If you’ve ever wanted to take a peak inside my brain, now’s your chance. Just don’t try Sylar‘s approach to brain examination. I’d like to share my favorite websites related to personal finance, not including blogs or pfblogs.org. The websites that are listed are here for different reasons. Some I visit often to get new information, some are just excellent tools that I may visit less frequently. I’m presenting them in no particular order.
1. Yahoo! Finance. They don’t have much in the way of original content other than several columnists, some good, some bad. I agree with The Simple Dollar’s evaluation of the team. I go to Yahoo! Finance mainly for quick stock or mutual fund quotes. Most of their articles come from other sources like BusinessWeek.
2. CNN Money. This website is the home of Money Magazine, Fortune Magazine, Business 2.0, and Fortune Small Business. Between the magazines and CNN reporting, there is a wealth of great personal finance and investing articles every single day, written by intelligent people. The information moves quickly and it can be very difficult to keep up.
3. Google Finance. When I want detailed information about a company, including facts about their executives or financial statements, this is my first stop. Google’s company information pages also pull in recent blog posts about the organization, and pfblogs.org is one of their monitored feeds.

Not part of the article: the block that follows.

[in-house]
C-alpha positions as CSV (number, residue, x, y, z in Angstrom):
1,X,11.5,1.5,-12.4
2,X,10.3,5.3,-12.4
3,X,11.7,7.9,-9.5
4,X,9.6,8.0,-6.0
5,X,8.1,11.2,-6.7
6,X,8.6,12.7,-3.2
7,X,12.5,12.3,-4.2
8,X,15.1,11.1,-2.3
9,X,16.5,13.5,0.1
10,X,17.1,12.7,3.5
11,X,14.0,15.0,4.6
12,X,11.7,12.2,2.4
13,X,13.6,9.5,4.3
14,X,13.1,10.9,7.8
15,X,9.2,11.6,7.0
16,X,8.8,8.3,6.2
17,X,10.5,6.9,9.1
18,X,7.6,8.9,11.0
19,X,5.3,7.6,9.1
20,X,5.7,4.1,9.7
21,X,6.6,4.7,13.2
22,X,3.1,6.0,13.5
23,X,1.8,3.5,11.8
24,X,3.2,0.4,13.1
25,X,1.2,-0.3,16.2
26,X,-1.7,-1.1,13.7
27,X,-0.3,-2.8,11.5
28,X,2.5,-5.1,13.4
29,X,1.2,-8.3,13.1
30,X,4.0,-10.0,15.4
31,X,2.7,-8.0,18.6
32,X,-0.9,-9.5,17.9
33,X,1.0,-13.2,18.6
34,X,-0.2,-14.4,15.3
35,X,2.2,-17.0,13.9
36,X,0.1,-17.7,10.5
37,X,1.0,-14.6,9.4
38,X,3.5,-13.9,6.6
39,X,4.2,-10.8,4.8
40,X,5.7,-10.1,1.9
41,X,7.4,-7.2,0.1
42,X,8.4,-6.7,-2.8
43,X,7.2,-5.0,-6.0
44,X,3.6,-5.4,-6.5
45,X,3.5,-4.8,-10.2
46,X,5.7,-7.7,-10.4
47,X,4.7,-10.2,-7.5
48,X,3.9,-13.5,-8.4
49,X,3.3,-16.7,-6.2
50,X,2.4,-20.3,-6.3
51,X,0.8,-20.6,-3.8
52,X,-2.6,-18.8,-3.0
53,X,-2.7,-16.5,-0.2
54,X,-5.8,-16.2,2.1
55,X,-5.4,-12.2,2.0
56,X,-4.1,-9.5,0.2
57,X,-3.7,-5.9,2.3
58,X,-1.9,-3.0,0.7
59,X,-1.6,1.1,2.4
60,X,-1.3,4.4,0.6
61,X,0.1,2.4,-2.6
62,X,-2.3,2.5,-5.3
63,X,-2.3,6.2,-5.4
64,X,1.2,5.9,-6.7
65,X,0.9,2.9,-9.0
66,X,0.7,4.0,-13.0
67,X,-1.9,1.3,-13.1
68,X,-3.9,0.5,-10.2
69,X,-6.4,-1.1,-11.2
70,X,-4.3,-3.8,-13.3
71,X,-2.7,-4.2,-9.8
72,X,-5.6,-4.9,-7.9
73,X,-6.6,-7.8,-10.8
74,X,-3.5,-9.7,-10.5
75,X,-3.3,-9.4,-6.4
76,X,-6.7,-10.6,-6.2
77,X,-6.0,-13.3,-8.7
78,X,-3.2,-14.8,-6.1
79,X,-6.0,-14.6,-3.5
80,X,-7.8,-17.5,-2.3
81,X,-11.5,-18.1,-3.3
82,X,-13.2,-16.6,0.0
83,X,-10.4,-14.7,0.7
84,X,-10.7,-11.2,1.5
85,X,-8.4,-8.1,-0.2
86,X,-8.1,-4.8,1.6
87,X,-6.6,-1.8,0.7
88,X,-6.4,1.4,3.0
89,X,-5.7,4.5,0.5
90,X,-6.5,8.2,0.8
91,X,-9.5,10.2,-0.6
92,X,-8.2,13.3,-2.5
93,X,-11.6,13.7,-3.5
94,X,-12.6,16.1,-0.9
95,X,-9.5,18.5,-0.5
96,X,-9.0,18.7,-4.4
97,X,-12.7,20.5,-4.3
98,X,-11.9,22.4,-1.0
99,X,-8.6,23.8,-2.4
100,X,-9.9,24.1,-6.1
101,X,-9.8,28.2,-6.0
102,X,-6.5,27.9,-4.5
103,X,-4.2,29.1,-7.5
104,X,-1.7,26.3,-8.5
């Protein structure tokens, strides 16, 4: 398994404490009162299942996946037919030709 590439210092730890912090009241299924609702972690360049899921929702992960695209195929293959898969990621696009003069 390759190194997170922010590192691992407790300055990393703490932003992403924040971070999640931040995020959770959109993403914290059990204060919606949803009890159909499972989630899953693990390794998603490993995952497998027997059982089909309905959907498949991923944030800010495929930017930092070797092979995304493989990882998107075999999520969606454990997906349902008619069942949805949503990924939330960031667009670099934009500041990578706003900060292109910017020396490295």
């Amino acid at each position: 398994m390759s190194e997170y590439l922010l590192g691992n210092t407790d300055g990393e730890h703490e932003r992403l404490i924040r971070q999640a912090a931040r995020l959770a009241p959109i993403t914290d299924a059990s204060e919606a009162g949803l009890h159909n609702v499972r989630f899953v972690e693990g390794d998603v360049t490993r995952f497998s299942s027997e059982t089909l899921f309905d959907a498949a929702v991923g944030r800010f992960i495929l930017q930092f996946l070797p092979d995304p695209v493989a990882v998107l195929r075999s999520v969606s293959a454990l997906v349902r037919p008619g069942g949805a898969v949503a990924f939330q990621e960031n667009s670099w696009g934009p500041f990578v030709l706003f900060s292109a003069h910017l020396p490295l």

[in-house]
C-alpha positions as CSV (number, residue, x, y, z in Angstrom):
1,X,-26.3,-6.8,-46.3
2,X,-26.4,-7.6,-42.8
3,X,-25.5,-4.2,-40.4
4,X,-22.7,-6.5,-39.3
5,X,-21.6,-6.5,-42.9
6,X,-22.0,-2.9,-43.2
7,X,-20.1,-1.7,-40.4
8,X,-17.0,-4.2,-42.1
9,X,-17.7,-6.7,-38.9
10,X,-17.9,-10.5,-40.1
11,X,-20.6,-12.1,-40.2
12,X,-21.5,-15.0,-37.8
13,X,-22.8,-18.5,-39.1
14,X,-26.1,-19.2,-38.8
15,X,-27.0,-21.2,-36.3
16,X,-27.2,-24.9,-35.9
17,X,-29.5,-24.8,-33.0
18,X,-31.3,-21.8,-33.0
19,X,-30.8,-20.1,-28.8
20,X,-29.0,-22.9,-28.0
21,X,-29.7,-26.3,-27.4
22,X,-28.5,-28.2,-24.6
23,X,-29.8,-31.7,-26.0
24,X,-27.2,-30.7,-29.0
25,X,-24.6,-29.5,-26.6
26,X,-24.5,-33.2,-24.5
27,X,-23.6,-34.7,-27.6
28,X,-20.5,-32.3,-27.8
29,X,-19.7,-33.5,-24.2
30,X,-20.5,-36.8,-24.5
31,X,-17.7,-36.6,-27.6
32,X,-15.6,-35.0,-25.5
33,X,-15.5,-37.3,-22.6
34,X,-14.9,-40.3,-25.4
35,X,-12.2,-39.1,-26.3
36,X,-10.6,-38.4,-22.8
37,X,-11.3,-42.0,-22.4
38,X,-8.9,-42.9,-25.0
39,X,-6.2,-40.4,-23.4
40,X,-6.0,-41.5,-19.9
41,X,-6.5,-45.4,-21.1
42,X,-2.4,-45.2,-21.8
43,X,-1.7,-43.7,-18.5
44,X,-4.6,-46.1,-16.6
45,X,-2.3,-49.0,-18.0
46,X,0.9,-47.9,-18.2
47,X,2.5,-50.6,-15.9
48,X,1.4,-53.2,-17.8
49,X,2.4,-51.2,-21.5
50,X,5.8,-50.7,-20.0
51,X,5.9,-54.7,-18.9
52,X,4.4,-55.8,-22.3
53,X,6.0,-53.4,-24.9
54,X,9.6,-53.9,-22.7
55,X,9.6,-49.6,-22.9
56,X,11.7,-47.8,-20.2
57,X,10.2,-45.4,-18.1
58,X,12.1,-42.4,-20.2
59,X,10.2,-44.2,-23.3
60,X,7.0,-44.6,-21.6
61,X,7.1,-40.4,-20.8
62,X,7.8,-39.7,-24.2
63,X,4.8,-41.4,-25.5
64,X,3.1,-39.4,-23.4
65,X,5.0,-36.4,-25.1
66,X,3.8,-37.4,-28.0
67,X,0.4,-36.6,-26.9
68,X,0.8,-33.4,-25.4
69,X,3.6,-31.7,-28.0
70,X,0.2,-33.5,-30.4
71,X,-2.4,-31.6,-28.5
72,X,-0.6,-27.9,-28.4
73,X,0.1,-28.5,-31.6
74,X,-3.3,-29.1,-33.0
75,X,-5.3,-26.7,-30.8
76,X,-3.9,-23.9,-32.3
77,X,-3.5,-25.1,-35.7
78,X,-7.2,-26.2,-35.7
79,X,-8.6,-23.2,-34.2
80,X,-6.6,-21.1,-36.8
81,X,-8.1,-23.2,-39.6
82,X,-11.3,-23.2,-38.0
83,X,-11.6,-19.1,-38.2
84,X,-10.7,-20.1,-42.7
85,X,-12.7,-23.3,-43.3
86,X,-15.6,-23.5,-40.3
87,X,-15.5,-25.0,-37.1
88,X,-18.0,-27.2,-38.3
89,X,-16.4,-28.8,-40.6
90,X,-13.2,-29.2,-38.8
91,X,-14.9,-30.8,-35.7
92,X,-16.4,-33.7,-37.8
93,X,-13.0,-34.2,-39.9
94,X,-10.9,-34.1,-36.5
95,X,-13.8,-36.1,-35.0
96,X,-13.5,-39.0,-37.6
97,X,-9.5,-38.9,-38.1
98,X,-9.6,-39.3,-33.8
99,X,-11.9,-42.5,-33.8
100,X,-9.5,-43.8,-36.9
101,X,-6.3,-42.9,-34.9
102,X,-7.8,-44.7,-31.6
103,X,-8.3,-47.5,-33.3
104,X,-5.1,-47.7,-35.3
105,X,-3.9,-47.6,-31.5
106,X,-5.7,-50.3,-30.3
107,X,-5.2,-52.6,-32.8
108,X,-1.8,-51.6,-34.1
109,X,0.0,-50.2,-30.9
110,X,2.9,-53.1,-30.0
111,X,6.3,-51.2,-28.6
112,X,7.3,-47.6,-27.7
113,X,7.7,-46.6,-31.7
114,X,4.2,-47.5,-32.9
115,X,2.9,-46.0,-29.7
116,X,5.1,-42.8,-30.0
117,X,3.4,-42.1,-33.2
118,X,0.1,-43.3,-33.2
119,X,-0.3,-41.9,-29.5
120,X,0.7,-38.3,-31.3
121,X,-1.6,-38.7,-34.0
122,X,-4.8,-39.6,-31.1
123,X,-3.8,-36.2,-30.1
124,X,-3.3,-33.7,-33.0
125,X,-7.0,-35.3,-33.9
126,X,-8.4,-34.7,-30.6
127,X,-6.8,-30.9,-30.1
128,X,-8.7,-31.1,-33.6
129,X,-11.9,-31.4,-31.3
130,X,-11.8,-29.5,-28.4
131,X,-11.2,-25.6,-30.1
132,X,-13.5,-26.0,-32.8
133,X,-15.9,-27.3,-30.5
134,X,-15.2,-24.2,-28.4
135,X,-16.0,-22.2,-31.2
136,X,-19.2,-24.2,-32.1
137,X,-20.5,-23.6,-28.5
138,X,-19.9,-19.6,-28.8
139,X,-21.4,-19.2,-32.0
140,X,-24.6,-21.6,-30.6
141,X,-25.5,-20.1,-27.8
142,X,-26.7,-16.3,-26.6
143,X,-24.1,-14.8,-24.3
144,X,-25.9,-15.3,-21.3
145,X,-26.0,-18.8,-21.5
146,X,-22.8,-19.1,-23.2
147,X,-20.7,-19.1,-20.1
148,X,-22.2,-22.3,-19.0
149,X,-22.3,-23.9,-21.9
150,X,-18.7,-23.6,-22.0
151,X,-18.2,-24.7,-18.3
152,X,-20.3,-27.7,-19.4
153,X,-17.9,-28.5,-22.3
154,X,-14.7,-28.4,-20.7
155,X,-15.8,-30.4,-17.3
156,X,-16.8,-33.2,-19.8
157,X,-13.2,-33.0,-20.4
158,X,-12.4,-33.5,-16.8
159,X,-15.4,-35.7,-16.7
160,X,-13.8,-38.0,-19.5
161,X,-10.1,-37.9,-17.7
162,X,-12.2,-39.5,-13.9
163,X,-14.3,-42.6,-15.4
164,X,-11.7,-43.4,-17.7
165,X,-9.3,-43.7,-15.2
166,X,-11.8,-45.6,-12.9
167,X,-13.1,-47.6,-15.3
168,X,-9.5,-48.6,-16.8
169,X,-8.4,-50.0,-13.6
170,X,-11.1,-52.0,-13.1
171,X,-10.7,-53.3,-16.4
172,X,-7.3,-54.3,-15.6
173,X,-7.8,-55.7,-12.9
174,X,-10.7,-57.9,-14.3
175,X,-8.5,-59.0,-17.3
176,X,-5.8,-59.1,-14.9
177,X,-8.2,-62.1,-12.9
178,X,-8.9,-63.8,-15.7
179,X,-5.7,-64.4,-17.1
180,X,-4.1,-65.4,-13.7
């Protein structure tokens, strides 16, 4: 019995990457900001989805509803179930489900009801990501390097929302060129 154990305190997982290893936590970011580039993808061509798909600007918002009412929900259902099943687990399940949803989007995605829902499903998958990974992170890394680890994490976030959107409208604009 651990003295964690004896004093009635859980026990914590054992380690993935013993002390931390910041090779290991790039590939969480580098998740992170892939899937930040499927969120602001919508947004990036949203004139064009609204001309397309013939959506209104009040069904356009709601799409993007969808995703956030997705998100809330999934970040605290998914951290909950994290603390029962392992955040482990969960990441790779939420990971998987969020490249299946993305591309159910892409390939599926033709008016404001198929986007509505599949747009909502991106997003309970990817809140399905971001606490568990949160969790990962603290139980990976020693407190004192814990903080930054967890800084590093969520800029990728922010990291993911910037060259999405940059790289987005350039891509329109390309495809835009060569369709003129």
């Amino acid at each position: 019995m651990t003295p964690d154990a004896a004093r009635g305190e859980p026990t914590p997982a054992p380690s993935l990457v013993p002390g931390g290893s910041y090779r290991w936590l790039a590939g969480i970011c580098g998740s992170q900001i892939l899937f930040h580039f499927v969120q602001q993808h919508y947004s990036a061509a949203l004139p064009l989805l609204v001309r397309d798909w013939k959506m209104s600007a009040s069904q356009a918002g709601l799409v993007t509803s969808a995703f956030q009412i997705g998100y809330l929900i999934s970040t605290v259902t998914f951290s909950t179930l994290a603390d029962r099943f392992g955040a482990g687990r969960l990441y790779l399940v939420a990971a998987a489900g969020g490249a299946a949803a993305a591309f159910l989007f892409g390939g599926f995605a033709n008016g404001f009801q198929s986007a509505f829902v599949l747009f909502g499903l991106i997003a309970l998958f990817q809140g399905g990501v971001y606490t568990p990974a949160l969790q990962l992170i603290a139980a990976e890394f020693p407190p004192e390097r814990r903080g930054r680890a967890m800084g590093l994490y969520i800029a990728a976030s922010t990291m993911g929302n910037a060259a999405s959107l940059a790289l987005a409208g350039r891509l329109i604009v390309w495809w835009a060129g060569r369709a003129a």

4. Dinkytown.net. As the site claims, these are the Internet’s best financial calculators. If you need to solve a money equation, this is the best place to go. The calculators are organized into sensible categories and the most popular are only one click from the front page.
5. PayPal. Stop and think about it. The ability to send money through email is just very cool. Obviously this is simply a logical progression of technology, but it fits the need perfectly. Now that PayPal has a legitimate competitor in Google Payments, maybe there will be more innovation in the field.
6. FatWallet. FatWallet is probably the best place to find deals on stuff you’d buy anyway and free money. This is where I first heard about ShareBuilder’s promotion codes and the ability for some to collect multiple bonuses. They have a friendly and active community, but I don’t visit very often.
Many years ago, I was a big fan of The Motley Fool, but they kept trying to get me to pay. Back then, a subscription of that sort was beyond my level of affordability.
Updated February 6, 2012 and originally published December 7, 2006. If you enjoyed this article, subscribe to the RSS feed or receive daily emails. Follow @ConsumerismComm on Twitter and visit our Facebook page for more updates.